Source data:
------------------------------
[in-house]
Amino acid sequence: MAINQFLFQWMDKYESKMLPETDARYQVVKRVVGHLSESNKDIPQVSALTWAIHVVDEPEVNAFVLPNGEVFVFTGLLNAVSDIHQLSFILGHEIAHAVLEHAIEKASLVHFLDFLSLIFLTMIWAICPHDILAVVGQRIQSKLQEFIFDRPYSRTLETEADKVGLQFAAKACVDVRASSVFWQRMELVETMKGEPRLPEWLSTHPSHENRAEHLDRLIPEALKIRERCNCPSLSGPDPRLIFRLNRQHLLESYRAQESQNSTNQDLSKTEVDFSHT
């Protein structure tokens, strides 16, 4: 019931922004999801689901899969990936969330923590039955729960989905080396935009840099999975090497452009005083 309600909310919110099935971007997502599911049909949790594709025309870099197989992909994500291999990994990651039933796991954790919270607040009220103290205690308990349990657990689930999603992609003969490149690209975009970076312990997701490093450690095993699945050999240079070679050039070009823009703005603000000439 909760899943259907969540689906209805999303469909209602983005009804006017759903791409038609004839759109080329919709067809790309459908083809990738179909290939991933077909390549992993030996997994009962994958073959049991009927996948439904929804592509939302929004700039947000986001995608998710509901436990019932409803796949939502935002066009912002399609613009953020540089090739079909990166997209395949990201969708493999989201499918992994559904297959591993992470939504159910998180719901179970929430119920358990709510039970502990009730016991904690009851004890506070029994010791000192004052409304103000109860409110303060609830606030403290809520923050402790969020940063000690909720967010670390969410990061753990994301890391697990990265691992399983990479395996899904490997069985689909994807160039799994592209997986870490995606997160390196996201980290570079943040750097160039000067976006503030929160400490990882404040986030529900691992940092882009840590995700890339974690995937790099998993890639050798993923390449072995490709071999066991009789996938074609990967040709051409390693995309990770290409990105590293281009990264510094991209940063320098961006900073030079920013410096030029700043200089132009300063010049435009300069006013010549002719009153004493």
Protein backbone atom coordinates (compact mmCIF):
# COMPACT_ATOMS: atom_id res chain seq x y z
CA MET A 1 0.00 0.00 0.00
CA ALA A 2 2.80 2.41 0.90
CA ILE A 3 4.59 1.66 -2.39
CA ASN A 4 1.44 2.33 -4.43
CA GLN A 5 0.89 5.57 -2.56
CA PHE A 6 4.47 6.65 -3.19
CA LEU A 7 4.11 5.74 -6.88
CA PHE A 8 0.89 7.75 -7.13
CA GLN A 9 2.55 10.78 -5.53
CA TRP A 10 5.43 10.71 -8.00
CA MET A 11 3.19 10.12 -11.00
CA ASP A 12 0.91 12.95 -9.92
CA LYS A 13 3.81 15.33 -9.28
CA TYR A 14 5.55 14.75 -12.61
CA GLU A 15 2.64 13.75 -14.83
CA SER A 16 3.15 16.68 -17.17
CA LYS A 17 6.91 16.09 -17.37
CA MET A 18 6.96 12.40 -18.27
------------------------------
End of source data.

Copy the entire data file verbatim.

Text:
[in-house]
Amino acid sequence: MAINQFLFQWMDKYESKMLPETDARYQVVKRVVGHLSESNKDIPQVSALTWAIHVVDEPEVNAFVLPNGEVFVFTGLLNAVSDIHQLSFILGHEIAHAVLEHAIEKASLVHFLDFLSLIFLTMIWAICPHDILAVVGQRIQSKLQEFIFDRPYSRTLETEADKVGLQFAAKACVDVRASSVFWQRMELVETMKGEPRLPEWLSTHPSHENRAEHLDRLIPEALKIRERCNCPSLSGPDPRLIFRLNRQHLLESYRAQESQNSTNQDLSKTEVDFSHT
């Protein structure tokens, strides 16, 4: 019931922004999801689901899969990936969330923590039955729960989905080396935009840099999975090497452009005083 309600909310919110099935971007997502599911049909949790594709025309870099197989992909994500291999990994990651039933796991954790919270607040009220103290205690308990349990657990689930999603992609003969490149690209975009970076312990997701490093450690095993699945050999240079070679050039070009823009703005603000000439 909760899943259907969540689906209805999303469909209602983005009804006017759903791409038609004839759109080329919709067809790309459908083809990738179909290939991933077909390549992993030996997994009962994958073959049991009927996948439904929804592509939302929004700039947000986001995608998710509901436990019932409803796949939502935002066009912002399609613009953020540089090739079909990166997209395949990201969708493999989201499918992994559904297959591993992470939504159910998180719901179970929430119920358990709510039970502990009730016991904690009851004890506070029994010791000192004052409304103000109860409110303060609830606030403290809520923050402790969020940063000690909720967010670390969410990061753990994301890391697990990265691992399983990479395996899904490997069985689909994807160039799994592209997986870490995606997160390196996201980290570079943040750097160039000067976006503030929160400490990882404040986030529900691992940092882009840590995700890339974690995937790099998993890639050798993923390449072995490709071999066991009789996938074609990967040709051409390693995309990770290409990105590293281009990264510094991209940063320098961006900073030079920013410096030029700043200089132009300063010049435009300069006013010549002719009153004493």
Protein backbone atom coordinates (compact mmCIF):
# COMPACT_ATOMS: atom_id res chain seq x y z
CA MET A 1 0.00 0.00 0.00
CA ALA A 2 2.80 2.41 0.90
CA ILE A 3 4.59 1.66 -2.39
CA ASN A 4 1.44 2.33 -4.43
CA GLN A 5 0.89 5.57 -2.56
CA PHE A 6 4.47 6.65 -3.19
CA LEU A 7 4.11 5.74 -6.88
CA PHE A 8 0.89 7.75 -7.13
CA GLN A 9 2.55 10.78 -5.53
CA TRP A 10 5.43 10.71 -8.00
CA MET A 11 3.19 10.12 -11.00
CA ASP A 12 0.91 12.95 -9.92
CA LYS A 13 3.81 15.33 -9.28
CA TYR A 14 5.55 14.75 -12.61
CA GLU A 15 2.64 13.75 -14.83
CA SER A 16 3.15 16.68 -17.17
CA LYS A 17 6.91 16.09 -17.37
CA MET A 18 6.96 12.40 -18.27